The Governor of the Bank of Spain, Pablo Hernández de Cos, has presented this Tuesday in Congress his ‘recipes’ to reinforce independence the supervisor and other regulatory bodies and, specifically, has defended raise the mandate of the position he occupies from the current six years to eight, extend the impossibility of renewal also to the directors of the bank and give a more relevant role to Parliament in their appointment.
Hernández de Cos was the first expert cited by the Commission Democratic Quality of Congress to gather ideas on how to strengthen the impartiality of the independent bodies and agencies that function in Spain, with the intention of preparing a report of recommendations that it will rise to the Plenary of Congress.
The governor considers that the legal scheme and the experience of the Banco de España as an independent financial and organizational institution can be a good point of reference in the eventual redesign from other supervisors.
In his view, Parliament should play a more relevant role in the appointment of senior bank officials and other regulators. Currently, it is up to the President of the Government to designate the Governor prior appearance of the head of the Economy before the corresponding commission of Congress to report on the candidacy.
But Hernández de Cos would see well that the candidates for governor, deputy governor and unborn councilors will appear at the parliamentary seat prior to the appointment or they had to receive their suitability endorsement. This is a system similar to that applied by the European Parliament in Election processes for senior BCE officials. He has also pointed that, for example, the Bank of England selects the governor and the deputy governors through public tender.
Although he has focused on improvements for the supervisor, the governor is in favor of unifying the procedures for appointments independent bodies and, as a general premise, considers it appropriate that all of them have mandates of more than four years, to detach them from electoral cycles, as well as “persevere” in the impossibility of renewal.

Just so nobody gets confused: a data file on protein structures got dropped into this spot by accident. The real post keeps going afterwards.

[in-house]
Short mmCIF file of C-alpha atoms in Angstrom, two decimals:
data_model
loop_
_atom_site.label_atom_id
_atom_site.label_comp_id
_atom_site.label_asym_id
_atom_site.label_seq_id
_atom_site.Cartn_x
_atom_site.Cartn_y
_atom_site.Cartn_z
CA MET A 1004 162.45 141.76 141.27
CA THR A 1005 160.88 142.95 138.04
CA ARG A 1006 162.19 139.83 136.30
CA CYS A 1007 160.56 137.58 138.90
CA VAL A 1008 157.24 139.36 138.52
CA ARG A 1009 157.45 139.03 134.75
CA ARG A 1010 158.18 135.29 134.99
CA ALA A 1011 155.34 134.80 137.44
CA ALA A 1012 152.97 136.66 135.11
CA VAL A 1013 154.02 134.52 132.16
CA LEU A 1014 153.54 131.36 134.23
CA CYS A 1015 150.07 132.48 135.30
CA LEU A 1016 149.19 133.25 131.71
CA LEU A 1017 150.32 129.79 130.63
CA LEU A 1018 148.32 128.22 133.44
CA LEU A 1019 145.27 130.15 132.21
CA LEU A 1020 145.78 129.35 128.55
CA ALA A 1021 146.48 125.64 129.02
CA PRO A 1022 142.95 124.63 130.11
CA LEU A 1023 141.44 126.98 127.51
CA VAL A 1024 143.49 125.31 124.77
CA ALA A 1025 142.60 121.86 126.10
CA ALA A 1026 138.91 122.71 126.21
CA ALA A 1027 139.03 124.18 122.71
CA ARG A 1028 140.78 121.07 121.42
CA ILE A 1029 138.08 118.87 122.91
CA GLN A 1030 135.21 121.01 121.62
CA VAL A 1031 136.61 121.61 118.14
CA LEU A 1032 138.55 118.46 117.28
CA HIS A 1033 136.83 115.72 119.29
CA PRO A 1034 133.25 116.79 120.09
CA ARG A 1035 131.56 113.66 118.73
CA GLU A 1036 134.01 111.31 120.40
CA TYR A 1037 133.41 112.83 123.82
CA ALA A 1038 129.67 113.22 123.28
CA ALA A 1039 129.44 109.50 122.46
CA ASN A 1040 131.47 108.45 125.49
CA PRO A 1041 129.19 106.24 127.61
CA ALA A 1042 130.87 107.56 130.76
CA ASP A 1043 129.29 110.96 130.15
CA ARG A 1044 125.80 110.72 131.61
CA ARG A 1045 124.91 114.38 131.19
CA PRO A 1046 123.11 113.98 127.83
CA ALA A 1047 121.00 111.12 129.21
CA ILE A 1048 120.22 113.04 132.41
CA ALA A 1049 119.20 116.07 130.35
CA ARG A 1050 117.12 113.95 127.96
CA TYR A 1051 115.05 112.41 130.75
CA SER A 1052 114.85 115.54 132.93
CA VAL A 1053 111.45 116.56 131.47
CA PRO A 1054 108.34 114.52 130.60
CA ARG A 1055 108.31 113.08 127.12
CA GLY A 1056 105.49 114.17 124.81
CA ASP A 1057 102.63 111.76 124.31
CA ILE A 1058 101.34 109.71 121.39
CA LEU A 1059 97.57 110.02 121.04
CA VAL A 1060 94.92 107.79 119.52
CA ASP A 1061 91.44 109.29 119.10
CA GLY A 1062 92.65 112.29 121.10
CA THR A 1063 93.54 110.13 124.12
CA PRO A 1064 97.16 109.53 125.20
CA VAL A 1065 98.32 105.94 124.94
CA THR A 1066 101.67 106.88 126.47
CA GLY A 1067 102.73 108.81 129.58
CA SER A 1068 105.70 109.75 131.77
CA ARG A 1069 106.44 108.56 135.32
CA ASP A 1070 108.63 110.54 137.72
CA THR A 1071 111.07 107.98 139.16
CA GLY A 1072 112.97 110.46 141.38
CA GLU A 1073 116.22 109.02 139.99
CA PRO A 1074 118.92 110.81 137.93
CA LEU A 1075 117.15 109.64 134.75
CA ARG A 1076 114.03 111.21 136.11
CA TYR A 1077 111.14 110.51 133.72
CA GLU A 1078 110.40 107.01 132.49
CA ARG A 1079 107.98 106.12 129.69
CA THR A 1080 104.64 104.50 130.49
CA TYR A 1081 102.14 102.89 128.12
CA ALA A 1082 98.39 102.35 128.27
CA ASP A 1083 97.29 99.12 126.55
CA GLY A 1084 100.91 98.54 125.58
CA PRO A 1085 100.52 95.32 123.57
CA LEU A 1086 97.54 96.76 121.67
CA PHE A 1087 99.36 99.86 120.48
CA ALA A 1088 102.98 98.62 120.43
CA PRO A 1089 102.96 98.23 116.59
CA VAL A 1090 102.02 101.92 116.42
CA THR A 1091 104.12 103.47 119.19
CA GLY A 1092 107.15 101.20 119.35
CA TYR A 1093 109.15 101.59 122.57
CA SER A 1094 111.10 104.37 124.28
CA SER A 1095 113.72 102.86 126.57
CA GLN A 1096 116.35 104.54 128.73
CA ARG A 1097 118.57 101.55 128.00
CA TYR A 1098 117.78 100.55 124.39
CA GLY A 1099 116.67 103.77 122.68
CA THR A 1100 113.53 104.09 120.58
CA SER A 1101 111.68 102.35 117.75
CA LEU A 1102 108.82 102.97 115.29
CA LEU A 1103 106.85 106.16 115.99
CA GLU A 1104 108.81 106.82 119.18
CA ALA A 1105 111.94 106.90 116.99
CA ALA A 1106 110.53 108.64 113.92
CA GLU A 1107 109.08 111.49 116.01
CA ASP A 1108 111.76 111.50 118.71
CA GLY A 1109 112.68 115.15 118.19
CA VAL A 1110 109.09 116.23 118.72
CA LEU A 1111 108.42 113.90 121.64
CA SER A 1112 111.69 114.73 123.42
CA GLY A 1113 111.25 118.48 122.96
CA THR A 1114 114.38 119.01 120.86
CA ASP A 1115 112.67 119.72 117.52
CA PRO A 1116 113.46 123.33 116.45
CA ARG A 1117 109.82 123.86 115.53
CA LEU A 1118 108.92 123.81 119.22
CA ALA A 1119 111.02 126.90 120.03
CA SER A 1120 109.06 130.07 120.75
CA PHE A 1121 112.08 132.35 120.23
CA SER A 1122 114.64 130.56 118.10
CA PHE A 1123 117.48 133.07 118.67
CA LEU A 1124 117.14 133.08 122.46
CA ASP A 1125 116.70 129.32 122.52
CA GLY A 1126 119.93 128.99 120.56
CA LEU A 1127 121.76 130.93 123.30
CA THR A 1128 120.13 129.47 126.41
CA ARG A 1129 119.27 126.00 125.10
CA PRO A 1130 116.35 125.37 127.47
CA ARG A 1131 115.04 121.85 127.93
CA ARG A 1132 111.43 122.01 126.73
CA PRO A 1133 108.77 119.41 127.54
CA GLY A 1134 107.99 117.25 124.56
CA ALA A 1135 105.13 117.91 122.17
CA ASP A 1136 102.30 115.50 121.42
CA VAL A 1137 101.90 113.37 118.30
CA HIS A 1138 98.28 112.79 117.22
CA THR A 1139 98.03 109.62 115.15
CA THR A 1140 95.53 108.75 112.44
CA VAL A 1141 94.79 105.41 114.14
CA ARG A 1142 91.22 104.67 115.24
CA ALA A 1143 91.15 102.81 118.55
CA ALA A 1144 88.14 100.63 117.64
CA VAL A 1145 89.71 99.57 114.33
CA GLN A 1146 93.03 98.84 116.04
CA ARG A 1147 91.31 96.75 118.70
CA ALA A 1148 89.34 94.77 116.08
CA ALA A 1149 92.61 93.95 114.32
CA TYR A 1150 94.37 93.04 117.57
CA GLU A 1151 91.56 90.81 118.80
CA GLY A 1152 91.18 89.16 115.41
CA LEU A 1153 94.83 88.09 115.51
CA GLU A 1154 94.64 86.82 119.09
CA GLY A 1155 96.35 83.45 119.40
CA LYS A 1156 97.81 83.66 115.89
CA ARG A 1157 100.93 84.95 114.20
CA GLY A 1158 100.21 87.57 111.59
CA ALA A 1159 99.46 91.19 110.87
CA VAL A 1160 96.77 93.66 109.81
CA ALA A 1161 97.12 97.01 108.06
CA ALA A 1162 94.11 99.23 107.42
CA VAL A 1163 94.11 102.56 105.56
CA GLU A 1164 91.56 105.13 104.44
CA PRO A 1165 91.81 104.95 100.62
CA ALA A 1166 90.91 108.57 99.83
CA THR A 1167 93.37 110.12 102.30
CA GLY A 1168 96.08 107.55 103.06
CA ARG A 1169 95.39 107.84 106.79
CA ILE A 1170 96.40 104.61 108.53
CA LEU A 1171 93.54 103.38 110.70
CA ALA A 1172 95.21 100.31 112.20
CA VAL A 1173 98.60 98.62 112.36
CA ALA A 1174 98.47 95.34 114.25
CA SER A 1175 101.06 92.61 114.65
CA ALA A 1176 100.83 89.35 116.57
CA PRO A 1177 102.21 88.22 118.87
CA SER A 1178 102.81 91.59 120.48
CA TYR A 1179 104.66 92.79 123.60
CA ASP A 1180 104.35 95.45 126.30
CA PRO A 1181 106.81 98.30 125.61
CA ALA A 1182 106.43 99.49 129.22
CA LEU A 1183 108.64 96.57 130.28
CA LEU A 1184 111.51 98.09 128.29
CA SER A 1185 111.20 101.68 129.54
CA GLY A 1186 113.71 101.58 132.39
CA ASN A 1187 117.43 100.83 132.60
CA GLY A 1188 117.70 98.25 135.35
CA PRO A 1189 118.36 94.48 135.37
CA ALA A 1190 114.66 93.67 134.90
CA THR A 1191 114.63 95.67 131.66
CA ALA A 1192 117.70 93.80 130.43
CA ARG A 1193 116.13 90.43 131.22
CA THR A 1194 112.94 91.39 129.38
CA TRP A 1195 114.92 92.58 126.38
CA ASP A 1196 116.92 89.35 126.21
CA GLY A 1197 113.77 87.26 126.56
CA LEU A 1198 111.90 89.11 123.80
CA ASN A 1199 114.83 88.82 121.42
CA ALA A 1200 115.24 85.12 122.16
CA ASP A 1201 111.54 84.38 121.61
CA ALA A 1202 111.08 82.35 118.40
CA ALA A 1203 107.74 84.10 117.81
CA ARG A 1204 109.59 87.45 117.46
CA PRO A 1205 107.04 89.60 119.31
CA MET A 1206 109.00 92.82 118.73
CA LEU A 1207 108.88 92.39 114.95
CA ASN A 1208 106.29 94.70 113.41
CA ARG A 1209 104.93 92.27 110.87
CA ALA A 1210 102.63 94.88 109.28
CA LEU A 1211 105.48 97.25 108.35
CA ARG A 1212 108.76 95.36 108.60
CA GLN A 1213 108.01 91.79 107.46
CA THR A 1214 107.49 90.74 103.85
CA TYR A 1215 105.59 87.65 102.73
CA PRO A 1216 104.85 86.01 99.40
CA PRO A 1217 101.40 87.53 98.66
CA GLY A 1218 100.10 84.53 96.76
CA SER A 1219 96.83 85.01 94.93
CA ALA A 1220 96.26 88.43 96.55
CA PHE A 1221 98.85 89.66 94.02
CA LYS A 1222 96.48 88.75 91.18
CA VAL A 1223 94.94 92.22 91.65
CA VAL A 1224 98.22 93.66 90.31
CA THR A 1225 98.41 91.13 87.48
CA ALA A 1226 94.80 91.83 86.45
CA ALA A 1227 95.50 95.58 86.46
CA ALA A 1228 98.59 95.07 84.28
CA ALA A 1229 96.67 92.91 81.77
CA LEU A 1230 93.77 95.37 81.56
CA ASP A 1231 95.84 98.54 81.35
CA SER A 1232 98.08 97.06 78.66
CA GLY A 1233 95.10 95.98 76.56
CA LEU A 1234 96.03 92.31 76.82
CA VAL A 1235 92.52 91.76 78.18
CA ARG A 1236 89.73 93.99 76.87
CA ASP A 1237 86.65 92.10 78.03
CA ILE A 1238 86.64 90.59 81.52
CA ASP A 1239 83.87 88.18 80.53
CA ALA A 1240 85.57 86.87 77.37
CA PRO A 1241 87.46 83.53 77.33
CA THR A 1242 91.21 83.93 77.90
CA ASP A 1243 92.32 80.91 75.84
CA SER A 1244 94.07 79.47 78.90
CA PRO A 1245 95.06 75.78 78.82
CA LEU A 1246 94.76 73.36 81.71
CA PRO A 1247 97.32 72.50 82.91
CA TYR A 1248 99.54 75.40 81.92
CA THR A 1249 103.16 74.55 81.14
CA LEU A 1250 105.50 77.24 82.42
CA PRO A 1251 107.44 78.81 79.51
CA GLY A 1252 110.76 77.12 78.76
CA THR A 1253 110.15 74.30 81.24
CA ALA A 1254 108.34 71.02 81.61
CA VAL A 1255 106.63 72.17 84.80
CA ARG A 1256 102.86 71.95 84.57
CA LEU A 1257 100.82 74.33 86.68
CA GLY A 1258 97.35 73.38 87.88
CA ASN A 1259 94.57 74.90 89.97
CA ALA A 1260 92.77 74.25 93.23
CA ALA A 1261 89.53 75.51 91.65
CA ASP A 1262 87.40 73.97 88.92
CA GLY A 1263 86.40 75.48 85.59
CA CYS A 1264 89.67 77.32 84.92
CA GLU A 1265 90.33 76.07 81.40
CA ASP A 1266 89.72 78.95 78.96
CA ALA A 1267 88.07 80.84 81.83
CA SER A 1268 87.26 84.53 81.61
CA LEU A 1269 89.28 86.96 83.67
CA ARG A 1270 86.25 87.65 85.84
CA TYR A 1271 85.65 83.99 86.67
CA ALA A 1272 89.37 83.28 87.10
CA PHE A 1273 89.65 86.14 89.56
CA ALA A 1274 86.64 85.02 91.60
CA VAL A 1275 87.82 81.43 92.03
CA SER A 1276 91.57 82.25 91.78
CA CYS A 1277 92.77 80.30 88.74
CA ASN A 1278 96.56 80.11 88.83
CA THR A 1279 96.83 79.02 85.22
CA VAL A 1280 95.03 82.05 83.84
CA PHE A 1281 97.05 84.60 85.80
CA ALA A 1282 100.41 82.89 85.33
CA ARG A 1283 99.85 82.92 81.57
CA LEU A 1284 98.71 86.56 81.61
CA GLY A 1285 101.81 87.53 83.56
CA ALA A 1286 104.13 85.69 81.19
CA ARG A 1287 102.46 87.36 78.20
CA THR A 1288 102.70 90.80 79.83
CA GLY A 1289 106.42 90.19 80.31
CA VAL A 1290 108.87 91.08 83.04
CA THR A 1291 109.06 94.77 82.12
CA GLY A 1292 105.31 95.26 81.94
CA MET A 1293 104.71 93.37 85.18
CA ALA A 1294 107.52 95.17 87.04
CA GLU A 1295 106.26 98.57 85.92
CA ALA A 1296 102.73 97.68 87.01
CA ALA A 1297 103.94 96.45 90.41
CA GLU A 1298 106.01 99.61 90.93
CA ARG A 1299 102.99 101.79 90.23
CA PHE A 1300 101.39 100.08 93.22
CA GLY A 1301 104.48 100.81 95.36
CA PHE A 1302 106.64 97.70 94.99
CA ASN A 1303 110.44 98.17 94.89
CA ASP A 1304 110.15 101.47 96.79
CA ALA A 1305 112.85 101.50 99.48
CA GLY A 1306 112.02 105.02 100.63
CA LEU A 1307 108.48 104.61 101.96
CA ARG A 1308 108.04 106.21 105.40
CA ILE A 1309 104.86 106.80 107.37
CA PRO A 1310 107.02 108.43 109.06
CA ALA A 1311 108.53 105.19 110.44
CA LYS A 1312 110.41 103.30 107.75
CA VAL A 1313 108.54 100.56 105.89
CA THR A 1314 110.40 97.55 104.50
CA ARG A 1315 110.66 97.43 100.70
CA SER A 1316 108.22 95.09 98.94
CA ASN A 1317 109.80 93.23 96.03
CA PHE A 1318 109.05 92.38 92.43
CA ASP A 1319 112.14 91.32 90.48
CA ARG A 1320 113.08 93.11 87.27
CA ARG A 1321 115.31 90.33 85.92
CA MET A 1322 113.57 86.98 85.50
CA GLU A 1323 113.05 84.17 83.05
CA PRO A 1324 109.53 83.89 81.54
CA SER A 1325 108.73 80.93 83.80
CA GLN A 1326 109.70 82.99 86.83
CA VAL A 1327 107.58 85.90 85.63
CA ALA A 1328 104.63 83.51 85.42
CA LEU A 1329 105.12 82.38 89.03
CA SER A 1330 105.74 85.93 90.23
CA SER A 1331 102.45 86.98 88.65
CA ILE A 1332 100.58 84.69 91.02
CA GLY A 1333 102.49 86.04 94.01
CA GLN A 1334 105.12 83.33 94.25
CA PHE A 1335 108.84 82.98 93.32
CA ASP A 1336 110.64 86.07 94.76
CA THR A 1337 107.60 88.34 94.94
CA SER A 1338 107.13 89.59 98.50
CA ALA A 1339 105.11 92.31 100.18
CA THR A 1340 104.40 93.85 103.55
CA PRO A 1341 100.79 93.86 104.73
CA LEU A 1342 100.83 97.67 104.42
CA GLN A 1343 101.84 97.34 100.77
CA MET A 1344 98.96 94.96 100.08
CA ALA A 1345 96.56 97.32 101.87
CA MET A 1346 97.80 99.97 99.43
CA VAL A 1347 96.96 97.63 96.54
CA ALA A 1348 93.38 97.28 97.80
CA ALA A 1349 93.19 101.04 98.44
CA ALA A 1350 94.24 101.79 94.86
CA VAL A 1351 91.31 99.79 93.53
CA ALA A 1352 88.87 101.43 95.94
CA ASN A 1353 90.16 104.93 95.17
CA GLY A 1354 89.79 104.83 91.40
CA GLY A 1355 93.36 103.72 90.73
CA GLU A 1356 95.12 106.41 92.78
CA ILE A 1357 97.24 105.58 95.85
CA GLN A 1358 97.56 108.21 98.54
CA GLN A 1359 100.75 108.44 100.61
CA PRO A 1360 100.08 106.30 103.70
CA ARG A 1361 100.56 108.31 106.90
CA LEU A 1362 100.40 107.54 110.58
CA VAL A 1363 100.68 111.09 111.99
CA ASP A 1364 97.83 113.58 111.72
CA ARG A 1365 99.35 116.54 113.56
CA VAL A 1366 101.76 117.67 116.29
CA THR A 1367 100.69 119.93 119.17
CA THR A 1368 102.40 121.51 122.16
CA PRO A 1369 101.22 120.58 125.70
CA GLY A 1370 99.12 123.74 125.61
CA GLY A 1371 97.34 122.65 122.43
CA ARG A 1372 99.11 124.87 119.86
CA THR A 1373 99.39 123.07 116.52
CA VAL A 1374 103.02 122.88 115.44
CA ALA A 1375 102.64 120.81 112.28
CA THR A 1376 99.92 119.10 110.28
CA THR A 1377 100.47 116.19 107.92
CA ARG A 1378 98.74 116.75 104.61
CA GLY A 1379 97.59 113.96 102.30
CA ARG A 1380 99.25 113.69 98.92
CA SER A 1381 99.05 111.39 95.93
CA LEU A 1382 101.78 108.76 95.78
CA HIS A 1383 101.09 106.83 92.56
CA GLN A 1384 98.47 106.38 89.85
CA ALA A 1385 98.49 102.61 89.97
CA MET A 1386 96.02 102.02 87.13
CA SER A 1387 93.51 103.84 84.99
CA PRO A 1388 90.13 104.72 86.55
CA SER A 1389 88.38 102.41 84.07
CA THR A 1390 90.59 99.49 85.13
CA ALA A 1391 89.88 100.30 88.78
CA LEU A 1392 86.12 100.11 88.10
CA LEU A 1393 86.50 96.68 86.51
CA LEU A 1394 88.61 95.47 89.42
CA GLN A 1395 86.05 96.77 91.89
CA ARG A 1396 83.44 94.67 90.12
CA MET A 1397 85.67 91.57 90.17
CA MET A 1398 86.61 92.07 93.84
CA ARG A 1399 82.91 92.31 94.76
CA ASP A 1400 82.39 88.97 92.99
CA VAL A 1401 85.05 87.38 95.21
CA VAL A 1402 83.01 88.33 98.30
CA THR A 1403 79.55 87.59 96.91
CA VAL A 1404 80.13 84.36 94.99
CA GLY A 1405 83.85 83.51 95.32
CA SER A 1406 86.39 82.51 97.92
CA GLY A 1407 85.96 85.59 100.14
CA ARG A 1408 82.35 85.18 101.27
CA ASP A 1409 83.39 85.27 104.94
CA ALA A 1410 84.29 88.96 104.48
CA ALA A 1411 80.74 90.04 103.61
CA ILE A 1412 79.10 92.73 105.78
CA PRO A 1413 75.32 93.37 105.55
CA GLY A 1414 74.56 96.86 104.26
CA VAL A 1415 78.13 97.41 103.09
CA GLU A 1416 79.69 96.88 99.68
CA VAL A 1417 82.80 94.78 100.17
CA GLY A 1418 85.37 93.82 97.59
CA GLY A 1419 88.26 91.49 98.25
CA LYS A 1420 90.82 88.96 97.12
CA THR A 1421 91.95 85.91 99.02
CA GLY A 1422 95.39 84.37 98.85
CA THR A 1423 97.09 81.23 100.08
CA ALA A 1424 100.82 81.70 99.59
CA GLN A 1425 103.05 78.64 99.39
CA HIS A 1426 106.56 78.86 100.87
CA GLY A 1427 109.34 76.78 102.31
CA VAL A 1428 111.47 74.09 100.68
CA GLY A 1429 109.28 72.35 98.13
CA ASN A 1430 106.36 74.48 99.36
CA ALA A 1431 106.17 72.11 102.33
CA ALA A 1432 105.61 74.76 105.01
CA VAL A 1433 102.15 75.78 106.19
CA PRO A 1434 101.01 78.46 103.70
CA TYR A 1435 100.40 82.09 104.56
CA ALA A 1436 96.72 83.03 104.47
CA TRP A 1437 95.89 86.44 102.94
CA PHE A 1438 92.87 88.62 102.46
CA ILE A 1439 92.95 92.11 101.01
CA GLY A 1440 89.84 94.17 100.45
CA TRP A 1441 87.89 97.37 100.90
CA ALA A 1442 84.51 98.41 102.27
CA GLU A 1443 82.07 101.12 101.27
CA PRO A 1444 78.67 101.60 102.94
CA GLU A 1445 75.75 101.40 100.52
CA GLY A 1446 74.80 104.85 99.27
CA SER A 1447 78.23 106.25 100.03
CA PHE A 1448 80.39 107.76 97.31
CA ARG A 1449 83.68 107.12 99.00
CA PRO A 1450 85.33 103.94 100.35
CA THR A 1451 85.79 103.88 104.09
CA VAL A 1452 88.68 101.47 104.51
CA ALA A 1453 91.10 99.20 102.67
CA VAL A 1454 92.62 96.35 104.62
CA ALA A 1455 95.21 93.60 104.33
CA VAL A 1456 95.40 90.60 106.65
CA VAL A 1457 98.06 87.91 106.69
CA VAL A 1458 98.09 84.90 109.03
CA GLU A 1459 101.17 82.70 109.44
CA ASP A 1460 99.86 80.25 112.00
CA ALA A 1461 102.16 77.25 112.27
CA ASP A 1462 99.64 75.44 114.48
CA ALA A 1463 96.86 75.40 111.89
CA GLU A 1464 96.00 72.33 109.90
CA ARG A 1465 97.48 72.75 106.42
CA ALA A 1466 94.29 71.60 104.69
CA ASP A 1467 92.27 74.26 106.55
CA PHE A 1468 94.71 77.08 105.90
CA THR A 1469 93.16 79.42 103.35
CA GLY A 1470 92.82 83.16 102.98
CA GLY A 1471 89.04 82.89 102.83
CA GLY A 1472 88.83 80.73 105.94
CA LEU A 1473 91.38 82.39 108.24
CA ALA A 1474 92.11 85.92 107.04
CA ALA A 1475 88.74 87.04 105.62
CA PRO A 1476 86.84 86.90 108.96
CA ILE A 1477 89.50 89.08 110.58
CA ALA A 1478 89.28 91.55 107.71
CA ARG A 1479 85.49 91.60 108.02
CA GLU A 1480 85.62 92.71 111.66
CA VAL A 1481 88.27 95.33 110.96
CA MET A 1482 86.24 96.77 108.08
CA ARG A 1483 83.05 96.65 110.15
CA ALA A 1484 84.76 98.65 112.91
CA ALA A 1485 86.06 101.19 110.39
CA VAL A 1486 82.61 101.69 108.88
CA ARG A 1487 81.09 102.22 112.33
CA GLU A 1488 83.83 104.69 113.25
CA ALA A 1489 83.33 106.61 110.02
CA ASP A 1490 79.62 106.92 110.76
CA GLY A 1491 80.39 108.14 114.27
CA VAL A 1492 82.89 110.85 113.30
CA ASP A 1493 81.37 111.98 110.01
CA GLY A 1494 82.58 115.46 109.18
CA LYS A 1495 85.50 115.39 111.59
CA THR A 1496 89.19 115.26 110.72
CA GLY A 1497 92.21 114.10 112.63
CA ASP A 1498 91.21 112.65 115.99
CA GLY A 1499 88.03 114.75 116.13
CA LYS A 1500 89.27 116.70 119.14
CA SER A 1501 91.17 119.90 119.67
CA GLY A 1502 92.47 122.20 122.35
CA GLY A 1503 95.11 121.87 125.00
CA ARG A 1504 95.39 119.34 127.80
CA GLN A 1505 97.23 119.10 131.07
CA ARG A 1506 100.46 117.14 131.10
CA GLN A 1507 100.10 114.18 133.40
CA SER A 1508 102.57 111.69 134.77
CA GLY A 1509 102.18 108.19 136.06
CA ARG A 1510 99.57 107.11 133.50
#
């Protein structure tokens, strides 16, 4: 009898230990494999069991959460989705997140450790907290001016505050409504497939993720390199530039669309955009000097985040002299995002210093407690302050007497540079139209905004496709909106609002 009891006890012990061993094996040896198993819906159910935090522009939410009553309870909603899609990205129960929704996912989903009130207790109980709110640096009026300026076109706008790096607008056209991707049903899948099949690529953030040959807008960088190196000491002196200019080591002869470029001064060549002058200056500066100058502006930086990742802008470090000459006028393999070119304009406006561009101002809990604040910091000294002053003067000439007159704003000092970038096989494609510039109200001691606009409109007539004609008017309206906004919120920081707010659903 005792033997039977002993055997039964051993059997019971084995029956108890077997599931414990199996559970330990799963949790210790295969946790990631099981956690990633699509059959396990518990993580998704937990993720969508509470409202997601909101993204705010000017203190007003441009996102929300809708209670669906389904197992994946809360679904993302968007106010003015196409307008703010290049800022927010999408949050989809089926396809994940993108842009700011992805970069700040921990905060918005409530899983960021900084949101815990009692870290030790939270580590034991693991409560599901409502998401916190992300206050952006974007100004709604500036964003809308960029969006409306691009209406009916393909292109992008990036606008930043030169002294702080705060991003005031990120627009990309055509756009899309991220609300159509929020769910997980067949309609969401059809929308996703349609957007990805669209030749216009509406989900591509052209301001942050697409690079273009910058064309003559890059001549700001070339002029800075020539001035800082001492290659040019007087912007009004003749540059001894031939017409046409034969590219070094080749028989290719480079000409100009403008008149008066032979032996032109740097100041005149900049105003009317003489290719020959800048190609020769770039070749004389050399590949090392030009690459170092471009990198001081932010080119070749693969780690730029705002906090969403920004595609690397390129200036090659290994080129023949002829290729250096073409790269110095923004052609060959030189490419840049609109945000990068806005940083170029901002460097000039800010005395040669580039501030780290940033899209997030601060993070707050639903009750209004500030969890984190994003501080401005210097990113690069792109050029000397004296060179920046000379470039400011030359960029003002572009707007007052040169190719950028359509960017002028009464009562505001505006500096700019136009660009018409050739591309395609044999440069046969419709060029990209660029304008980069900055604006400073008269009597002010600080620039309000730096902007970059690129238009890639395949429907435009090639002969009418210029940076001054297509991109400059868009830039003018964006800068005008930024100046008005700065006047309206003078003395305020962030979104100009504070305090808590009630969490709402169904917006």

In the case of the Bank of Spain, it has asked to raise the years of mandate of their senior positions and extend to the directors the inability to renew (now they are eligible for a second term) that is already in force for the governor and the deputy governor.
For Hernández de Cos, expanding the mandate in addition to accumulating experience would serve to increase the ability to influence forums while prohibiting renewals would lower the eventual temptations of the directors to approach those who decide on his possible re-election.
The governor maintains that the independence of independent bodies must be accompanied by very high standards of transparency and accountability before Parliament, as essential elements to give them legitimacy.
Thus, in addition to proposing that the governor appear more before the Congress, bets on the elaboration of ethical codes of obligatory compliance for senior positions in these bodies that guarantee their independence of the public and private sector and avoid possible conflicts of interest.
Hernández de Cos has also introduced the concept of ‘good governance’ in the functioning of these independent bodies so that they have always present not only the principles of effectiveness, efficiency, impartiality or diligence, but also the application of procedures and decisions collegiate institutions that guarantee the pursuit of the public interest as the main institutional line of action.